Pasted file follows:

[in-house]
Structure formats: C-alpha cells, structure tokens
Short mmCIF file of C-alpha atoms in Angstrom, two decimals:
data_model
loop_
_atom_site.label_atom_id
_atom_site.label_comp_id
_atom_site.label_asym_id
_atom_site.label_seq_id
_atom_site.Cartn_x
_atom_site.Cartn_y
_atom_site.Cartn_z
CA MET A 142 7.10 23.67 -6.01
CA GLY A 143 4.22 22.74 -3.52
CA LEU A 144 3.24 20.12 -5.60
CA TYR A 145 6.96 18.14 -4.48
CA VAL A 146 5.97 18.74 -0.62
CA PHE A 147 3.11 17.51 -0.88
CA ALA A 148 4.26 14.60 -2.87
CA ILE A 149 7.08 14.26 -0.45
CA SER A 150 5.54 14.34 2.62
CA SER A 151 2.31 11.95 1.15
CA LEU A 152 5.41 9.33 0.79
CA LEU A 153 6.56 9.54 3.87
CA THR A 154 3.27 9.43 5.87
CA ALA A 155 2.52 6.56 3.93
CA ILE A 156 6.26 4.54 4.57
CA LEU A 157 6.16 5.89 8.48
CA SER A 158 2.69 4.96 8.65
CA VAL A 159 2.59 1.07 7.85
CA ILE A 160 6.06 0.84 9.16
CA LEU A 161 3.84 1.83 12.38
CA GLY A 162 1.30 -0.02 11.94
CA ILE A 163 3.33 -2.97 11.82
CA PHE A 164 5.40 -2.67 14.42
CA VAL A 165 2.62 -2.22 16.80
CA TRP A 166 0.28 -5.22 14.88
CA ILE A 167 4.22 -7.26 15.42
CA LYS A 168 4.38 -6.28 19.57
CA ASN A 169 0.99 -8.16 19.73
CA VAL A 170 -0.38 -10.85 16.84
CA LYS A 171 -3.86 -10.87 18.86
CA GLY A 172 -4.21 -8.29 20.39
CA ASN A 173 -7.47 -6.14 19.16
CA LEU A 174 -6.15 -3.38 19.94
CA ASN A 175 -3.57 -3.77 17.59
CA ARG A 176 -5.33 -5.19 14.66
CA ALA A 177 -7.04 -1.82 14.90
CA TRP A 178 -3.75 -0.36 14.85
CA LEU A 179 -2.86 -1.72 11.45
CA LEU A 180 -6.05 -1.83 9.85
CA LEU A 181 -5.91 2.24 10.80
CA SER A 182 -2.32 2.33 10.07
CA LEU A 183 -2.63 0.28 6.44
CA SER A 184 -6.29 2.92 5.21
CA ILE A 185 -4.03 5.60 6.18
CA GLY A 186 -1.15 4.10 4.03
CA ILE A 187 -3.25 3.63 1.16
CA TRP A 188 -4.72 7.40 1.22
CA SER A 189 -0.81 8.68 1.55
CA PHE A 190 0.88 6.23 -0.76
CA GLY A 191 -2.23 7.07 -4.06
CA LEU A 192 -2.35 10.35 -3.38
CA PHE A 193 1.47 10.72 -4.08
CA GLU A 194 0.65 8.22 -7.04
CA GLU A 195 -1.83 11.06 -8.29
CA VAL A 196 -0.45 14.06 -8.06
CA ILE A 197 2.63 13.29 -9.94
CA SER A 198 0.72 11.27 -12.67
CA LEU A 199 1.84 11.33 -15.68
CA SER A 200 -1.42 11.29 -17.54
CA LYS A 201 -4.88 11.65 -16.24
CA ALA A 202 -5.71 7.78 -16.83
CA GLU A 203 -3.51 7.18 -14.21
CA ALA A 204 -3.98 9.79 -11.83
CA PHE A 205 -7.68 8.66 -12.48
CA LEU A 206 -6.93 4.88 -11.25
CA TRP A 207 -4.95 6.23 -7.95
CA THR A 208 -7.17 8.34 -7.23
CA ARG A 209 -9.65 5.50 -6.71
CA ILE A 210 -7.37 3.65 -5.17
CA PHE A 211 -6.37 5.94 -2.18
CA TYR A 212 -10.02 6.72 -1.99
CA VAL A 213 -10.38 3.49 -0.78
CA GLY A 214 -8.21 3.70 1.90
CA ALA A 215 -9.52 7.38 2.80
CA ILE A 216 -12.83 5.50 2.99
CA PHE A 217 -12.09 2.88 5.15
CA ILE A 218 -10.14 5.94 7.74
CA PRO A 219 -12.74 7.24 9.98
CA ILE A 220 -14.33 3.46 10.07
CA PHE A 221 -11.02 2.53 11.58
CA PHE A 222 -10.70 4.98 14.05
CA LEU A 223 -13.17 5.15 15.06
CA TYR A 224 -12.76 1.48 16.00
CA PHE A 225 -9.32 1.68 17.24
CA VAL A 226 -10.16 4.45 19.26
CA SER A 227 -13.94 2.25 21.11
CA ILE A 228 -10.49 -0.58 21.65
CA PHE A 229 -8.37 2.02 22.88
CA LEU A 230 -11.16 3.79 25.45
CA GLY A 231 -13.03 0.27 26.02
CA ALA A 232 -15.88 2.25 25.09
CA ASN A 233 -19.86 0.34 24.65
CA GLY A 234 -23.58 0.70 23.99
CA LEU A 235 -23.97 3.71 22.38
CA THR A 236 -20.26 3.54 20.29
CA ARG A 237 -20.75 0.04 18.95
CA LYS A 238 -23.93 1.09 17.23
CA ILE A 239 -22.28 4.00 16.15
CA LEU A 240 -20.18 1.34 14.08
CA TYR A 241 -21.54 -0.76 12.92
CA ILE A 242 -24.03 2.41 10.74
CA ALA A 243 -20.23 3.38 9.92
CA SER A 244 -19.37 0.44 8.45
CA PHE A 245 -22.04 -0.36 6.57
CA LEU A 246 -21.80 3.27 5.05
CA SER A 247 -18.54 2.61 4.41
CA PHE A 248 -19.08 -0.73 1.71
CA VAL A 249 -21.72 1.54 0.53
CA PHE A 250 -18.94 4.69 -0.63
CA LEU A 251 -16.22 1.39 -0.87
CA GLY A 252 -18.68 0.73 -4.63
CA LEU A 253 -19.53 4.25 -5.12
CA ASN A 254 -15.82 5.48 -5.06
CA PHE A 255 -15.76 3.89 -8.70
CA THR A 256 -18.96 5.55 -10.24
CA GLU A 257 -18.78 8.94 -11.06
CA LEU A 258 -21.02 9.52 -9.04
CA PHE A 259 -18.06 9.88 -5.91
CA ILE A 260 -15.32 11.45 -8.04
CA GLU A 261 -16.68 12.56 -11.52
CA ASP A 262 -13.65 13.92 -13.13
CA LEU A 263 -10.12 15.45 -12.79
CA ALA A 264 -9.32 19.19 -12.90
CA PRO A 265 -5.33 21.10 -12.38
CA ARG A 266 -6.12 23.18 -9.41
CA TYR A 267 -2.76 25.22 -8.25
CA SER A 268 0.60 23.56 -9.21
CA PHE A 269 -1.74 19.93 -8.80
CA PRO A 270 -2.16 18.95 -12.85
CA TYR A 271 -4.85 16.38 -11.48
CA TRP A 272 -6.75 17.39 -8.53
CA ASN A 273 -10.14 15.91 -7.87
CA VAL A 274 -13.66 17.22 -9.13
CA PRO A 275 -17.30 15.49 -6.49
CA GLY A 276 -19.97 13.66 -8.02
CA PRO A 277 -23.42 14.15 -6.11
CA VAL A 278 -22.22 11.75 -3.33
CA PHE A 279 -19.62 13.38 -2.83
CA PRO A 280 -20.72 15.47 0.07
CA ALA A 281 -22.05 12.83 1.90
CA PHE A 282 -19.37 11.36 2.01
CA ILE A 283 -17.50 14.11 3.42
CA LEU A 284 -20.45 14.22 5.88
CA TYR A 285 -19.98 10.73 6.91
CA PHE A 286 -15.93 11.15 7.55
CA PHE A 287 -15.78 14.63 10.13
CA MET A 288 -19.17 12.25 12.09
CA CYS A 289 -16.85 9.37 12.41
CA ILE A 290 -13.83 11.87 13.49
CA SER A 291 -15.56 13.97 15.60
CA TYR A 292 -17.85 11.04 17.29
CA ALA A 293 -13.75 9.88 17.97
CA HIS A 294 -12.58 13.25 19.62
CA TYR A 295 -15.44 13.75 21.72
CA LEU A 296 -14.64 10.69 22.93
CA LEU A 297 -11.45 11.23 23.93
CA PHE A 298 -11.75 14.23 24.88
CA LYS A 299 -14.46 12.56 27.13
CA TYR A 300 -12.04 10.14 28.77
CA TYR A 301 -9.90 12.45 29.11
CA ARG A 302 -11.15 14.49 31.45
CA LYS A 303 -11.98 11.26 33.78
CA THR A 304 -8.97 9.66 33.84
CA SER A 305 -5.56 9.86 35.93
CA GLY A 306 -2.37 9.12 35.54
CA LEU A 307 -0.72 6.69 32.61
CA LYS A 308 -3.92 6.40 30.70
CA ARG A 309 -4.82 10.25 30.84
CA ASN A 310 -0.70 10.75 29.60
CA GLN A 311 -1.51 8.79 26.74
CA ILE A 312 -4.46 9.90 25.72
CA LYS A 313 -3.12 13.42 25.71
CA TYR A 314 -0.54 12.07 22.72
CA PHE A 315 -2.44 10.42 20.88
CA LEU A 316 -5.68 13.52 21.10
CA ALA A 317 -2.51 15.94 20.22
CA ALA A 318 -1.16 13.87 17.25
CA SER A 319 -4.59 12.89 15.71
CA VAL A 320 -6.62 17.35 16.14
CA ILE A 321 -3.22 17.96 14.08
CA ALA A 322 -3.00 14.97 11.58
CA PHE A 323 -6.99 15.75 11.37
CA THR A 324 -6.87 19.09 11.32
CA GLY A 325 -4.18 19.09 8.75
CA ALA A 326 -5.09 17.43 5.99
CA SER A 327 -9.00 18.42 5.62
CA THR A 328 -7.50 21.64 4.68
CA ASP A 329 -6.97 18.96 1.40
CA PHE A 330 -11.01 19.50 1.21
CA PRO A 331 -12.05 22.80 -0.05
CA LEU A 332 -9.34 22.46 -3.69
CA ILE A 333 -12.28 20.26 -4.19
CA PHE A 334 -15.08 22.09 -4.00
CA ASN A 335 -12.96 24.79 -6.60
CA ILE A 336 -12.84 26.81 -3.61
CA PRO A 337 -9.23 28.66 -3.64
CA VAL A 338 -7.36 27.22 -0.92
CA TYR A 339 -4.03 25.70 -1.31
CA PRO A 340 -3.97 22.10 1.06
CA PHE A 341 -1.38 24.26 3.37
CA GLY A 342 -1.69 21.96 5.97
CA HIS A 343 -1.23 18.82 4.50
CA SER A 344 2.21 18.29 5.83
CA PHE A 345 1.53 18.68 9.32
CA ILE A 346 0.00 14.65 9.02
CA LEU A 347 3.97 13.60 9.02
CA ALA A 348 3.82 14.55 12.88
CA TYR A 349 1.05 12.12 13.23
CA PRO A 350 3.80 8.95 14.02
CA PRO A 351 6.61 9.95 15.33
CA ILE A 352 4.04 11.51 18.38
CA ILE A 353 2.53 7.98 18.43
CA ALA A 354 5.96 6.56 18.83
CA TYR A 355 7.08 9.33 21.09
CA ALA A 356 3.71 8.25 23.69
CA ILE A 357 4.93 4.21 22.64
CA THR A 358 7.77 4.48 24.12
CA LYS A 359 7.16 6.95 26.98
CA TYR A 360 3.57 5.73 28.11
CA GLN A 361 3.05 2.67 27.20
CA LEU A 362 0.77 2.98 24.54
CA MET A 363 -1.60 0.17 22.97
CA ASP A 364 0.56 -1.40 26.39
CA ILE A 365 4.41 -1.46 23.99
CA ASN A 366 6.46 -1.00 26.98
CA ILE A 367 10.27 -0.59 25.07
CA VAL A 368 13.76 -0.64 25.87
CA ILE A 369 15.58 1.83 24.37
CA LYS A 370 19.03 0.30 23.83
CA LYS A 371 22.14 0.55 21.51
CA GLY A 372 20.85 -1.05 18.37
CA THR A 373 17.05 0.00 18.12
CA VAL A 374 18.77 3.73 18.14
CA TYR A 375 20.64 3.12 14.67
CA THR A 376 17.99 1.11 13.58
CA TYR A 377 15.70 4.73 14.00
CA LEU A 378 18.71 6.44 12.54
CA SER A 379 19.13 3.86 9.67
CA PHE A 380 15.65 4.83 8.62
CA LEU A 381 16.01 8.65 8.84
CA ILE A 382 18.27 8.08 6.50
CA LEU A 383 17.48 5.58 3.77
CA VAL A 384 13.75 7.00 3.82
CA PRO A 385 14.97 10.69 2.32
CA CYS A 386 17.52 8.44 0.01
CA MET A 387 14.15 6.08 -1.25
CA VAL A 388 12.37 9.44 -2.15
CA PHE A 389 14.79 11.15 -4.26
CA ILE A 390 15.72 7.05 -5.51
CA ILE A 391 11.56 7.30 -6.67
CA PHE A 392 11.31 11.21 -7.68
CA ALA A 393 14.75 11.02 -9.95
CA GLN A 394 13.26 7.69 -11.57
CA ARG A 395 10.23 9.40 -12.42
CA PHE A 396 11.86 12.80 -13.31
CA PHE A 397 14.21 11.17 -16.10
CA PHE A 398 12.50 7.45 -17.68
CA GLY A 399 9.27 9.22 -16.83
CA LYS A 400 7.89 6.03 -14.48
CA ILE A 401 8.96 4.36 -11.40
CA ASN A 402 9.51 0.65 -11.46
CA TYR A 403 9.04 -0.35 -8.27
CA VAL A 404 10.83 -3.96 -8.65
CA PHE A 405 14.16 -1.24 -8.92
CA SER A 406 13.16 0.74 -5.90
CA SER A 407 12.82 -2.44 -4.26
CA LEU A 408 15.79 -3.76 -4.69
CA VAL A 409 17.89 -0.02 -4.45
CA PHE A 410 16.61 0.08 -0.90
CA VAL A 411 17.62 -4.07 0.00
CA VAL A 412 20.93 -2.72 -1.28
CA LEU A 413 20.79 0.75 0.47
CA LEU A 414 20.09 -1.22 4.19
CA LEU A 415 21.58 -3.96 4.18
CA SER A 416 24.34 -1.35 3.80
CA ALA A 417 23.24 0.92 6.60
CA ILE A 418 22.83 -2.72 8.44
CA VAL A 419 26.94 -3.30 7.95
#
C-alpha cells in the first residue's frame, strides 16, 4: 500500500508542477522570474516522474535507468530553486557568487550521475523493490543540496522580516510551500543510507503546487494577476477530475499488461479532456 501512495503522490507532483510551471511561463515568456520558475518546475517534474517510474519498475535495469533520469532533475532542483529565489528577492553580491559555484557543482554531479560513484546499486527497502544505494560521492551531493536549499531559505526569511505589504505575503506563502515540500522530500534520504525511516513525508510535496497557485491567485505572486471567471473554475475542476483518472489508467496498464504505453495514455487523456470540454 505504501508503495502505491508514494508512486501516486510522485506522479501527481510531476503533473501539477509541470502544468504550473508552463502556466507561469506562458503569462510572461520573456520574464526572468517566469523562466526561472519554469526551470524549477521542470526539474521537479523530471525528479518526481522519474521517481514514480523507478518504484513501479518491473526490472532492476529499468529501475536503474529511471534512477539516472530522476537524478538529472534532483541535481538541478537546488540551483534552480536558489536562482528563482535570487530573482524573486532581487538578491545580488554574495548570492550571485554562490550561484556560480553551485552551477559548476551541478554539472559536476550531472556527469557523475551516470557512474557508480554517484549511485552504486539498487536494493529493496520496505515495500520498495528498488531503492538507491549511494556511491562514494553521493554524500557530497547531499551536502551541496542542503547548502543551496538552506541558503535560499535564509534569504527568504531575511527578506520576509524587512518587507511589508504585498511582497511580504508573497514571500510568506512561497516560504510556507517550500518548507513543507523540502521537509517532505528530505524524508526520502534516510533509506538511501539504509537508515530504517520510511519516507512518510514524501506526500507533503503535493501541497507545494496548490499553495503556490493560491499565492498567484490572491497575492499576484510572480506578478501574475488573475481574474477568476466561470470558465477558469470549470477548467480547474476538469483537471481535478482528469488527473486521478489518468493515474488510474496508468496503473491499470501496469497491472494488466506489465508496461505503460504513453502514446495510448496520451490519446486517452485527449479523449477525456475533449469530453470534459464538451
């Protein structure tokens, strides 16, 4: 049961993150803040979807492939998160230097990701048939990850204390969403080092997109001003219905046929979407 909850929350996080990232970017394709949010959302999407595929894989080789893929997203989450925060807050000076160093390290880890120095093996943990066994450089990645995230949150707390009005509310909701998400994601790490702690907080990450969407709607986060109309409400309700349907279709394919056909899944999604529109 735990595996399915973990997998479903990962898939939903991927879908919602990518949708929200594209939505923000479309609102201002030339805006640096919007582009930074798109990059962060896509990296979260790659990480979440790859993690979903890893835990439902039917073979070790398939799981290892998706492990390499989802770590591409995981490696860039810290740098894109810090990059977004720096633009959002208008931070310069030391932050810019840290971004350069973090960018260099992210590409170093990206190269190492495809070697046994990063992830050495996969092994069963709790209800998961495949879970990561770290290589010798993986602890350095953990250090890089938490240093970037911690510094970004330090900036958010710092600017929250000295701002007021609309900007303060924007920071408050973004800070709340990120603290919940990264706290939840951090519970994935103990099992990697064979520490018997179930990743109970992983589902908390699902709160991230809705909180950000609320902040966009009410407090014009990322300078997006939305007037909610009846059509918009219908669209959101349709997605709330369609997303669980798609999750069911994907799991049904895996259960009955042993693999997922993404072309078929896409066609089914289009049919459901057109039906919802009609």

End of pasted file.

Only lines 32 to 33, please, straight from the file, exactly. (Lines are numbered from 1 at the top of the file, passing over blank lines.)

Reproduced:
CA LEU A 161 3.84 1.83 12.38
CA GLY A 162 1.30 -0.02 11.94